Kids are funny, aren't they? A mate tells me his youngest remains utterly convinced of the Easter Bunny's existence, even though this same cherub is fully aware of the situation regarding Santa Claus. (The jig was up when she caught her father red-handed, cross-eyed, swearing and dribbling in the early hours of last December 25 as he struggled to assemble the very tricycle that Santa was supposed to be dropping down the chimney).
One might have thought such a revelation would be a wake-up call about other much-loved characters that drop by for a visit on their respective holidays, but no, my mate reckons she's still agog with Easter approaching and has already begun counting the sleeps to the Easter Bunny's arrival. My daughter had the same magical wonder and one year asked, ``How many eggs do you think he will leave me this year, Dad?'' all innocent and childlike. She probably feined naivety for years in hopes of greater return purely on cute factor.
The Easter bunny has its origin in pre-Christian fertility lore, being that bunnies, hares, and rabbits are the most fertile animals on the planet (hence the phrase “at it like rabbits”). In pagan times the "Easter hare" was a sacred companion of Eoster, goddess of spring, and long ago parents began telling their children that the Easter hare would deliver presents – usually painted eggs – at the spring festival. Even though we celebrate Easter in autumn throughout Australia, the spirit of life translates in the transition of the seasons and the celebration of life and new beginnings thrives in our traditions.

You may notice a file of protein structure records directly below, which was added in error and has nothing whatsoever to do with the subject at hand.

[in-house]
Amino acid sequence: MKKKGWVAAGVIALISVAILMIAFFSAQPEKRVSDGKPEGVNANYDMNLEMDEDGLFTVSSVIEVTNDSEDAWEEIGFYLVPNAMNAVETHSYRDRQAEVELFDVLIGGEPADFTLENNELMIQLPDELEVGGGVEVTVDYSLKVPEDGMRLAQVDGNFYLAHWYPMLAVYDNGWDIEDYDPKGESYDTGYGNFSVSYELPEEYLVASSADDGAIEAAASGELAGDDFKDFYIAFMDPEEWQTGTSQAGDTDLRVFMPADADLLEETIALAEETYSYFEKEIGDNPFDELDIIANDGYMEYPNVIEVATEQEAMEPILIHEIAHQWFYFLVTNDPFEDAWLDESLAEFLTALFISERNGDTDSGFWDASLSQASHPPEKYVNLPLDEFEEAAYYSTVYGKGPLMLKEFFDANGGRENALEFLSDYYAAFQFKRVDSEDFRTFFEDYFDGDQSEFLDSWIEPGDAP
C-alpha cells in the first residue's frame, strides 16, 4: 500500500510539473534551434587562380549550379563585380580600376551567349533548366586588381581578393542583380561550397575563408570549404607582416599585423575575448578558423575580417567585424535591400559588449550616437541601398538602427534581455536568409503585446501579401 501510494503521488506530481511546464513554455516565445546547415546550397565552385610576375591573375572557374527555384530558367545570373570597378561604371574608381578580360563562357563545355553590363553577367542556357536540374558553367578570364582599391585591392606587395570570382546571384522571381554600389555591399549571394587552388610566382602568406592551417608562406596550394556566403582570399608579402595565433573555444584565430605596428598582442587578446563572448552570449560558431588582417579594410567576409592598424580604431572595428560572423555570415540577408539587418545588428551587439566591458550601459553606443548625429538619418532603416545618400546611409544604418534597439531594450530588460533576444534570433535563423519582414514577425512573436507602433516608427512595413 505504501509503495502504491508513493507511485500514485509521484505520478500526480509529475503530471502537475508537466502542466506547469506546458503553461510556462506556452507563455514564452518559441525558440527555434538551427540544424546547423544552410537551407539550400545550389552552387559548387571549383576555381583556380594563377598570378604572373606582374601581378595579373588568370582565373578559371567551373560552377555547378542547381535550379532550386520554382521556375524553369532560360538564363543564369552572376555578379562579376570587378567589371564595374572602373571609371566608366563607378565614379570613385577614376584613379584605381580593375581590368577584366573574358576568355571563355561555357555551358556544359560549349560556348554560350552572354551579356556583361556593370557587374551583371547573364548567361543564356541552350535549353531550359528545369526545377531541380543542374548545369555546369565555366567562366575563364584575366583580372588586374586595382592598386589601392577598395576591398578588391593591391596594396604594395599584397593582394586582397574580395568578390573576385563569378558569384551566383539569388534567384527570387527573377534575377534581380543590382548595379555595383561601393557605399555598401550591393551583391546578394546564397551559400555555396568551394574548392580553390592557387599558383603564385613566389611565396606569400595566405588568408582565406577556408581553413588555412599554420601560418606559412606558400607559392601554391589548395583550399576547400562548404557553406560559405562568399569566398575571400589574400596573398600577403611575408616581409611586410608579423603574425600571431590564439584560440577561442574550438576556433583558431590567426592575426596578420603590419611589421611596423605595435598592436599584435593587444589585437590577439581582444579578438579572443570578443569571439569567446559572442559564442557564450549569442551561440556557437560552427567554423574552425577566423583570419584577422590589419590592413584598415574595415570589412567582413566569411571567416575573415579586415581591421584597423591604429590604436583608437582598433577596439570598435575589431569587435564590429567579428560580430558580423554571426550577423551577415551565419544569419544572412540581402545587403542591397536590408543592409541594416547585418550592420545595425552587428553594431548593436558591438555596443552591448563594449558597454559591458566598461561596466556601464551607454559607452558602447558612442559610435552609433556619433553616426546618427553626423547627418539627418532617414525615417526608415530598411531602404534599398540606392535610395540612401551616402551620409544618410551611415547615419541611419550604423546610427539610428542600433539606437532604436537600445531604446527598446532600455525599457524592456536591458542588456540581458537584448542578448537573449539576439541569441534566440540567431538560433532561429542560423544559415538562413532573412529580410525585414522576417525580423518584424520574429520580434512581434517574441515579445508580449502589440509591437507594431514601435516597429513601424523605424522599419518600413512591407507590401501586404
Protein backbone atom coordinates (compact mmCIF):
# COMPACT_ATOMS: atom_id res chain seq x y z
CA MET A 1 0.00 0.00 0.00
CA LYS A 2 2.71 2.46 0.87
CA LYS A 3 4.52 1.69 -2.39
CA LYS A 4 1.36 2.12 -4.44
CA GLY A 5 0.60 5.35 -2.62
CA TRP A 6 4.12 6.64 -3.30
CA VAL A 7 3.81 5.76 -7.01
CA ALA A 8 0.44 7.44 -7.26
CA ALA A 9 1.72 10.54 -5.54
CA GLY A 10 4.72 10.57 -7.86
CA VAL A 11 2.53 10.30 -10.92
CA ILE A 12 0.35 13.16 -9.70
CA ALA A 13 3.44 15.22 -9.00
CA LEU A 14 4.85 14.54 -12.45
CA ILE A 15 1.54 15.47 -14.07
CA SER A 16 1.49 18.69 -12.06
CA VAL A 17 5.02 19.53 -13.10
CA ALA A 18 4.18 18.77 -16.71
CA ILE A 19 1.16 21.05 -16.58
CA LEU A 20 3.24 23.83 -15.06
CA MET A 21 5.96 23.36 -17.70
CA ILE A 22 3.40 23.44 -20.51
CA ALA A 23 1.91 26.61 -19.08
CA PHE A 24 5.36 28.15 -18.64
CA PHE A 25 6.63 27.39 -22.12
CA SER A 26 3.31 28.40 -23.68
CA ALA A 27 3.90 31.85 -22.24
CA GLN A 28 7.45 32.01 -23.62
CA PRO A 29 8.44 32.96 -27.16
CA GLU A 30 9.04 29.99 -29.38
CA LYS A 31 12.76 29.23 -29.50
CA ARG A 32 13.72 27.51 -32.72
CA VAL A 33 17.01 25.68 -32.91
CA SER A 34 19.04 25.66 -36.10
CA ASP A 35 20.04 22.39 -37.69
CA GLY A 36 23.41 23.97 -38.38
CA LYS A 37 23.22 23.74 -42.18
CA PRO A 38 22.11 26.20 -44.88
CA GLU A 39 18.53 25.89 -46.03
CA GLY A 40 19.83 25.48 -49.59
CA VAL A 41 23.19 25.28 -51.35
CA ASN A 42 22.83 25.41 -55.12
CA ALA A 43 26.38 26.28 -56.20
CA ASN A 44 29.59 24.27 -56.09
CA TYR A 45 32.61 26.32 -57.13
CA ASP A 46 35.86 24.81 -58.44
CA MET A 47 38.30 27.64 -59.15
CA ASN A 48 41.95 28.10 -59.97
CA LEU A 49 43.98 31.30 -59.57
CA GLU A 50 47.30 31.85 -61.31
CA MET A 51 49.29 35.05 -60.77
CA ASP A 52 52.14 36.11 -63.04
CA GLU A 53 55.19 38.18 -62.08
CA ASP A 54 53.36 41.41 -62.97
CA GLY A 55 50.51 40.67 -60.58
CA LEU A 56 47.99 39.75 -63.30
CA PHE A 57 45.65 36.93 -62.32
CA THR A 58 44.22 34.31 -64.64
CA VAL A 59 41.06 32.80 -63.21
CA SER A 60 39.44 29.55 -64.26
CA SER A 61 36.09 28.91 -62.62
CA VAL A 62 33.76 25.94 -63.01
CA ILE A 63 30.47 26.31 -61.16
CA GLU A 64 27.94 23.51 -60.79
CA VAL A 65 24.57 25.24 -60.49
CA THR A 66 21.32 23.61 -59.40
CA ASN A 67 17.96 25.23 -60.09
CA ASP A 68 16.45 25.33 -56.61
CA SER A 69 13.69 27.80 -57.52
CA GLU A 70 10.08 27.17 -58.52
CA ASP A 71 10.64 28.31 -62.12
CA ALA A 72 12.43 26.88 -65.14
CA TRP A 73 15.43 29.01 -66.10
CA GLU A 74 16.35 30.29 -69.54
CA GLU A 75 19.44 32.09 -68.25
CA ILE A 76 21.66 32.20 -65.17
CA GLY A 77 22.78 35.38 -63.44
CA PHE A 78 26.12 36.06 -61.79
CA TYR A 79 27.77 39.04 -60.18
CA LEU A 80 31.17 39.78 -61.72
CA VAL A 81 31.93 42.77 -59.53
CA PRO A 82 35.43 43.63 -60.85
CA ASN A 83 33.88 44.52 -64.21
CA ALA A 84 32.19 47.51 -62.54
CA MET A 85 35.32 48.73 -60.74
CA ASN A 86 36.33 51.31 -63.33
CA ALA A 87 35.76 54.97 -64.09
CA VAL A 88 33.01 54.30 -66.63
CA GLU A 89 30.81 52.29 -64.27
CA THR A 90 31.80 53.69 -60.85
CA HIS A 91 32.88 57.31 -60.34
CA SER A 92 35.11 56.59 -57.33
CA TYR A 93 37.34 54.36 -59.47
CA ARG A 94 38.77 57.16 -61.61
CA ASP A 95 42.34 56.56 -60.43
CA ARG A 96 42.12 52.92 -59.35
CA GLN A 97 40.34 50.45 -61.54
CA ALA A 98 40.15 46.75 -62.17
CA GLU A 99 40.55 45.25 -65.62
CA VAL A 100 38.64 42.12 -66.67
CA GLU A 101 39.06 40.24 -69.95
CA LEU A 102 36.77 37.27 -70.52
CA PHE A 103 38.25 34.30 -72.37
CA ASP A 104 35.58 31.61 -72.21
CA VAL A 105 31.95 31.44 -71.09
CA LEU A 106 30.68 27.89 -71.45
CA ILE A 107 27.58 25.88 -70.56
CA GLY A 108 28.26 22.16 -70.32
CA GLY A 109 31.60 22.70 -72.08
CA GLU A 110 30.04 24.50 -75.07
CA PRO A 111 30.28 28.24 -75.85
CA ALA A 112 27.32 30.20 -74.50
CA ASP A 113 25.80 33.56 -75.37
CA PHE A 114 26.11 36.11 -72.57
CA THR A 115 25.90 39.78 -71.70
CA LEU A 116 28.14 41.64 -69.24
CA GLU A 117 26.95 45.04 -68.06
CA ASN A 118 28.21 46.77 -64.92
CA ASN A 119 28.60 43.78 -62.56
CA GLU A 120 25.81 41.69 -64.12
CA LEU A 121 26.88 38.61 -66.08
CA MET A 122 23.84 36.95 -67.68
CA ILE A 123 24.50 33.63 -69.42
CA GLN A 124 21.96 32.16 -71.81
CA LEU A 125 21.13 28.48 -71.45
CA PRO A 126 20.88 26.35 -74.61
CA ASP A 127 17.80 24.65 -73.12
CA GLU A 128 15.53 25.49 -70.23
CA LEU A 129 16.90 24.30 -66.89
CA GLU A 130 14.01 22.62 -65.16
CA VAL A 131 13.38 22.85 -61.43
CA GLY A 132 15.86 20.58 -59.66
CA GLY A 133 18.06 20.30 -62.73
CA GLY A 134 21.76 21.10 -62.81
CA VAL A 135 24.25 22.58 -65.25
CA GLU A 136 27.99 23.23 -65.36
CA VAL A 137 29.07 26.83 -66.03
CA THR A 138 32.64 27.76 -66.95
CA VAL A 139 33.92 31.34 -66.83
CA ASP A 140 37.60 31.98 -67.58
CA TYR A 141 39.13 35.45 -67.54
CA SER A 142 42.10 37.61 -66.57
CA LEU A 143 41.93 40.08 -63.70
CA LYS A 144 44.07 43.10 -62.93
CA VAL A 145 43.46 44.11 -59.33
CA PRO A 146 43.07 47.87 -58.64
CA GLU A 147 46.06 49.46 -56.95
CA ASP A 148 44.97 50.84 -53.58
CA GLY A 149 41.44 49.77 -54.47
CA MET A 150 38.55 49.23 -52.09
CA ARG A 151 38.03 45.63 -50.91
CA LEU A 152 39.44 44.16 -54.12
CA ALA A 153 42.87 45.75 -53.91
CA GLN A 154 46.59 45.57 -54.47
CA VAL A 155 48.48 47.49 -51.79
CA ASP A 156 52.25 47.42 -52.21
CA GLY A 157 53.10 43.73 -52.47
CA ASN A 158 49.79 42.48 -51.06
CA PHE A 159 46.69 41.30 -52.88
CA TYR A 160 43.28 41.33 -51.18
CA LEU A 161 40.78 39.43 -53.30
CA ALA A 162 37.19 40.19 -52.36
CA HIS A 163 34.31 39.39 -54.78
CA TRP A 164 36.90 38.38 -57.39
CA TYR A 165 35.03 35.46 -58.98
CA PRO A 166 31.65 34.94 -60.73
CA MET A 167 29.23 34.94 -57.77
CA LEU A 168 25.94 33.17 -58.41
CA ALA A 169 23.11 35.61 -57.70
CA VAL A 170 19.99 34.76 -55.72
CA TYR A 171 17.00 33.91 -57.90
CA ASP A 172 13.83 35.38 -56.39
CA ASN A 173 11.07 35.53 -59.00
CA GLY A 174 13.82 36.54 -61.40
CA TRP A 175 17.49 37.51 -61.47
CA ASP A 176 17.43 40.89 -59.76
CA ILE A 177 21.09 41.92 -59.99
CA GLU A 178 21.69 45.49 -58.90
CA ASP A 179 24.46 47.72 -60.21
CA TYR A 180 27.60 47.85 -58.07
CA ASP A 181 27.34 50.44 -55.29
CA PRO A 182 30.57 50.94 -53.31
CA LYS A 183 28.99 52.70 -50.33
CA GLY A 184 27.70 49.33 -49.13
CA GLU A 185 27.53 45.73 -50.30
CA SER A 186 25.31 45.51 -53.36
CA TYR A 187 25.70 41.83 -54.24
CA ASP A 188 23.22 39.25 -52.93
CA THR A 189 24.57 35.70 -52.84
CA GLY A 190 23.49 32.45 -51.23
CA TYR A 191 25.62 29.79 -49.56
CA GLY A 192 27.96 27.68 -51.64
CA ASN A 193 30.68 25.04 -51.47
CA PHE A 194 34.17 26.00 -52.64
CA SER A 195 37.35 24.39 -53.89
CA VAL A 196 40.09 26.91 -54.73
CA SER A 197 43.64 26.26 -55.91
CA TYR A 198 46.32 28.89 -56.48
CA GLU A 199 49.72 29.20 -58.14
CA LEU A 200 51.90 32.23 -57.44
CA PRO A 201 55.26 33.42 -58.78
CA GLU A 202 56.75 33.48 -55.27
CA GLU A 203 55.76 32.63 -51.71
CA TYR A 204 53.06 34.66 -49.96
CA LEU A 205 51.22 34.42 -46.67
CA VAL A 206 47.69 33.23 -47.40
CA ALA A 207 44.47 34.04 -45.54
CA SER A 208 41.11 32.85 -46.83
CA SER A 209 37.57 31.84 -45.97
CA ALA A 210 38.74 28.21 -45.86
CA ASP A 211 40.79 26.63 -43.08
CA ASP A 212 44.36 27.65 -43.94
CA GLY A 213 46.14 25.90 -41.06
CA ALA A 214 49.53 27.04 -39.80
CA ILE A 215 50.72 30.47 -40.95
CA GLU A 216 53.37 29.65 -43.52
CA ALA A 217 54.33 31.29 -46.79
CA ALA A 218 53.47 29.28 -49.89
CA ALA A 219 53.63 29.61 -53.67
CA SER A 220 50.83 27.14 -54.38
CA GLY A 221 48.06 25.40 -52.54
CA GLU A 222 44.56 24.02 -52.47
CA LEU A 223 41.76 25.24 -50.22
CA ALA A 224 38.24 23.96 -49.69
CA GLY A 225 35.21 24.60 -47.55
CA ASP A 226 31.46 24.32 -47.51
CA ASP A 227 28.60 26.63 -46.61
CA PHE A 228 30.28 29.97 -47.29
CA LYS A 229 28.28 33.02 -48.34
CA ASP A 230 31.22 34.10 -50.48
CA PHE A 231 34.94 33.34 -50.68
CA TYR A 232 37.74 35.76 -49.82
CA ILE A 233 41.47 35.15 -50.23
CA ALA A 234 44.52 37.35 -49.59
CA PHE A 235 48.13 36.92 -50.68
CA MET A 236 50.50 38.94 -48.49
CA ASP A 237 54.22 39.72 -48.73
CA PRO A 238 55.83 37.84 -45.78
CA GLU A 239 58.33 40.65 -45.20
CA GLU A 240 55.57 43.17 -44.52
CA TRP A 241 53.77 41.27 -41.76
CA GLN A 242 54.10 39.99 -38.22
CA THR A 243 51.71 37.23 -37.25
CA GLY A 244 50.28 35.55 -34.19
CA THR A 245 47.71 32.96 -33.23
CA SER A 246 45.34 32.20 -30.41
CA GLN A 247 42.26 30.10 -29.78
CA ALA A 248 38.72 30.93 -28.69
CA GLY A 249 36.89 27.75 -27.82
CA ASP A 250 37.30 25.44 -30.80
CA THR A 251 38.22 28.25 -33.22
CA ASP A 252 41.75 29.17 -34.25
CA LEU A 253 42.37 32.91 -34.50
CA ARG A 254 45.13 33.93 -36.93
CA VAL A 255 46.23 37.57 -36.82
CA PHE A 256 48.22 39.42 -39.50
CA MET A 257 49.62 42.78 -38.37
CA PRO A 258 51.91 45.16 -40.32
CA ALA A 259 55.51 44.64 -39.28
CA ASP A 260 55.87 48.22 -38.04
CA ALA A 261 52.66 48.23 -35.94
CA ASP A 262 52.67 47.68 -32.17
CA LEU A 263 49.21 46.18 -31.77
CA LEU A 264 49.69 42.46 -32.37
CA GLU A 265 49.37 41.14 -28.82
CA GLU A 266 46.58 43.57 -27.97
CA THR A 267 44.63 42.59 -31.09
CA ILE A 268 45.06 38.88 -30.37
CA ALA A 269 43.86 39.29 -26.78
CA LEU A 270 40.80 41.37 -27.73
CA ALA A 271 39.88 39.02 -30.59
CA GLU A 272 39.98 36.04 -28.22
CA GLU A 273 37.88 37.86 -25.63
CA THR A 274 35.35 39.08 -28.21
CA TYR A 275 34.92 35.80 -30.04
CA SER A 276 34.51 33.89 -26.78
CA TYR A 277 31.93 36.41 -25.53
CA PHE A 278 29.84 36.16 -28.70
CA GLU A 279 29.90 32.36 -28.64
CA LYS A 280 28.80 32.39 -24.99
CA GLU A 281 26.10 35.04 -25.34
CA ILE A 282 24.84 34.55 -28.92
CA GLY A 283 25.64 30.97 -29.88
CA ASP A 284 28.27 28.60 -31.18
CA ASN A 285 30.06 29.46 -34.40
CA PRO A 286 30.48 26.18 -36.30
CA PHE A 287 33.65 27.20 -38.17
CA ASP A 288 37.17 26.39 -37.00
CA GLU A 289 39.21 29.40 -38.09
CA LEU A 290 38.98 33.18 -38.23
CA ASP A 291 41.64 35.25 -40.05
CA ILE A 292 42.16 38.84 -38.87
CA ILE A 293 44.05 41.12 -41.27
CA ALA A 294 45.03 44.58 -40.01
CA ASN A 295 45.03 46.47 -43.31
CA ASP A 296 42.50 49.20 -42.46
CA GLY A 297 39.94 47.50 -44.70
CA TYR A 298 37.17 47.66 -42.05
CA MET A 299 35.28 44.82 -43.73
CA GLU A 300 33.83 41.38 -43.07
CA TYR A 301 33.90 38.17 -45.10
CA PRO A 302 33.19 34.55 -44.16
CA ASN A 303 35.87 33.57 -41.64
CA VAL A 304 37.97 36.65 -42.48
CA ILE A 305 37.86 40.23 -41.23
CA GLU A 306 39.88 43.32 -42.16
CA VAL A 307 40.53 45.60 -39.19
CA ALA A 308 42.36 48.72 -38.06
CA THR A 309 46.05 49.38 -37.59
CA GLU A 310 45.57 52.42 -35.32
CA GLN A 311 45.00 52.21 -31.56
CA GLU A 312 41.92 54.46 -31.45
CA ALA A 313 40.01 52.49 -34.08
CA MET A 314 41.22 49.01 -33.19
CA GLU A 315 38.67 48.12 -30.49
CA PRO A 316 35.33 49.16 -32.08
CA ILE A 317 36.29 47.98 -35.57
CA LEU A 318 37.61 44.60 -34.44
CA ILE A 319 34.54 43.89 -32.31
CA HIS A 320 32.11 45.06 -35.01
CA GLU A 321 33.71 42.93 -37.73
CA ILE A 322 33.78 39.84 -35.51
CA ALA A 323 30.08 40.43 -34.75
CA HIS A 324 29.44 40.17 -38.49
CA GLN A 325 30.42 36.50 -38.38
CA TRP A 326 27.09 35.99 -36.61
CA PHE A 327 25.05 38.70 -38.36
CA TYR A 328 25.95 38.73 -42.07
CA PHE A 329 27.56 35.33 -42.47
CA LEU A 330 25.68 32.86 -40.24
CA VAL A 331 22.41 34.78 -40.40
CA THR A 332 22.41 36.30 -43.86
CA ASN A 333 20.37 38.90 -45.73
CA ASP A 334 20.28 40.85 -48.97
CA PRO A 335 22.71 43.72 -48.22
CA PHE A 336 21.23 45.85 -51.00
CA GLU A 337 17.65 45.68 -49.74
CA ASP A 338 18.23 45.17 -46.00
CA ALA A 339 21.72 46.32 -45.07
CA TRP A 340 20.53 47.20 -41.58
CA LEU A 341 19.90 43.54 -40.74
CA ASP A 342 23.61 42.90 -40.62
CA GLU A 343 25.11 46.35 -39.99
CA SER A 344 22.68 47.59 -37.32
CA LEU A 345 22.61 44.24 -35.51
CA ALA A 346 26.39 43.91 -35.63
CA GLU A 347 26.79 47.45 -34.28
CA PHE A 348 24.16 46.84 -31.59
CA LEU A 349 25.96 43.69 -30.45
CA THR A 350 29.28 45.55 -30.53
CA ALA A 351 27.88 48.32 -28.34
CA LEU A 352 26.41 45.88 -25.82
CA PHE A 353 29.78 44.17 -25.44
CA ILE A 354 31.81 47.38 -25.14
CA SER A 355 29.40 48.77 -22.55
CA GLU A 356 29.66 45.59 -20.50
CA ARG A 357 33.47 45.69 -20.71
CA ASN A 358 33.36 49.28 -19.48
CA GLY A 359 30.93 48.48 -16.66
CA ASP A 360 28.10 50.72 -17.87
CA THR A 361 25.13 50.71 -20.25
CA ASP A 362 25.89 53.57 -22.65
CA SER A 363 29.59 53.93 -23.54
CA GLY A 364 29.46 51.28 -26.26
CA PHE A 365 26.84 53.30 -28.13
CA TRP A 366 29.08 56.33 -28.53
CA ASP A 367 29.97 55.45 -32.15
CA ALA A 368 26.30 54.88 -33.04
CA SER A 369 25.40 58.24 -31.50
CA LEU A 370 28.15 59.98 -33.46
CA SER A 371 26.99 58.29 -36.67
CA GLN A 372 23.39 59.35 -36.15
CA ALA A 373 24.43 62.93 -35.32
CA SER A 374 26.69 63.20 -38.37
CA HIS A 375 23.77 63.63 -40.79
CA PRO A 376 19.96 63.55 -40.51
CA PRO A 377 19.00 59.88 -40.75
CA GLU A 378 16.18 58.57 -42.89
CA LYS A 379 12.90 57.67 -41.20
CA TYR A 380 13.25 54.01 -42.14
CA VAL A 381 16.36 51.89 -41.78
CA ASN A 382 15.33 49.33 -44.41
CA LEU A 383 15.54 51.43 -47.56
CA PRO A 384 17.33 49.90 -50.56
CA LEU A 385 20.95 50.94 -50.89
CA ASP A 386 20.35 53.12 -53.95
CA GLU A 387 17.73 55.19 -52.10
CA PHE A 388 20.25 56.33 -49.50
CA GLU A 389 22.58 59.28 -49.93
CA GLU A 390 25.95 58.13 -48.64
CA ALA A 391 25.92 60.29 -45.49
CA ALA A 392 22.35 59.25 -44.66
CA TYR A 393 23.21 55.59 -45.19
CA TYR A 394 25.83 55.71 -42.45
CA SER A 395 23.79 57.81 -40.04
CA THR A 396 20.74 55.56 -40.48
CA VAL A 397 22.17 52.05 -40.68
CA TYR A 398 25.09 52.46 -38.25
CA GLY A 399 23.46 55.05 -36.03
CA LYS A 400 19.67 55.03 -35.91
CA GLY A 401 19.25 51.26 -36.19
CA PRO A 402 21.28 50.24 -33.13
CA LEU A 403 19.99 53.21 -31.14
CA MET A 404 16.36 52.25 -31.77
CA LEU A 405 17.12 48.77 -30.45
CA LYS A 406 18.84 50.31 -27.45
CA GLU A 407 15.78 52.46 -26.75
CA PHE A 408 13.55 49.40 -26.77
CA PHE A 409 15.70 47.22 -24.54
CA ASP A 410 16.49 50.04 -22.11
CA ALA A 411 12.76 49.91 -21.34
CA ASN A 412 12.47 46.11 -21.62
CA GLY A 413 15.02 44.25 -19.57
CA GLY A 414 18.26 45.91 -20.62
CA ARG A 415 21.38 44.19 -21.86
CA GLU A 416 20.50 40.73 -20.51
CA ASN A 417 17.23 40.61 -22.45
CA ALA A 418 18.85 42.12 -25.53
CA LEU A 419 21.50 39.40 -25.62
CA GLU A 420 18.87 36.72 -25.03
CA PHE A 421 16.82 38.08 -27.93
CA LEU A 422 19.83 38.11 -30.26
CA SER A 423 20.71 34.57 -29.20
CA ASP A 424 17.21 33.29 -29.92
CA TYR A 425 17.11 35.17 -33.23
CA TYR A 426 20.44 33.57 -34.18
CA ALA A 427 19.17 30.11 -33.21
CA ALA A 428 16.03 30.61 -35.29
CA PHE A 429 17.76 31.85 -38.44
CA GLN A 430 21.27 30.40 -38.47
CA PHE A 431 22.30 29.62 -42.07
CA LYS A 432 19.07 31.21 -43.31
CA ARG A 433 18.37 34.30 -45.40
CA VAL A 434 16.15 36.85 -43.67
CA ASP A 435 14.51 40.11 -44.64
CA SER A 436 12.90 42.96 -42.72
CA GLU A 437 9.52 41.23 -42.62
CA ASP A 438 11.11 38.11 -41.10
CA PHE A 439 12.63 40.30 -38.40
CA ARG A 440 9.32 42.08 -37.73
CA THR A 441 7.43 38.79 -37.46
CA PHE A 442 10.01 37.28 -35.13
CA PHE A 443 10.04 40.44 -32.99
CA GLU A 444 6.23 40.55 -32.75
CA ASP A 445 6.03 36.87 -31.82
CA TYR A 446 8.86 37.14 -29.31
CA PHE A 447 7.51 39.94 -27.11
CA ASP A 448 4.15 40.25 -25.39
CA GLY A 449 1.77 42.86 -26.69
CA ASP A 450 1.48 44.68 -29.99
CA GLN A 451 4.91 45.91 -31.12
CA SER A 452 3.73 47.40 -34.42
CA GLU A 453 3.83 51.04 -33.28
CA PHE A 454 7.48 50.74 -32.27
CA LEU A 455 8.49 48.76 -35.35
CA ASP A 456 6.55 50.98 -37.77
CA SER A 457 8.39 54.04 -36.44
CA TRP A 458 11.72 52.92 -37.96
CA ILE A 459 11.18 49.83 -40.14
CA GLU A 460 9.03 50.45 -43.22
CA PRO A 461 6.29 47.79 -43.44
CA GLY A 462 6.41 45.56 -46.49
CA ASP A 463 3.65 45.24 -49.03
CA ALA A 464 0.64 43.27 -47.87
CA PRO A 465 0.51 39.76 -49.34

Elaborating on the Easter Egg
I sometimes wonder what my daughter’s reaction would be had I chosen to be frank and answer her “how many eggs?” question something along these lines:
Darling, there will be six small eggs, three cream-filled eggs and a small chocolate rabbit. There would also have been one large chocolate egg filled with M&Ms, except your mother and I scoffed that down on Tuesday when we had the munchies. All up, I can tell you the Easter Bunny's contribution to your celebration comes to $27.45 out of about $70 in total for the family, which makes him a darned sight cheaper than Father Christmas, though still responsible for taking a hefty whack of your father's hard-earned cash.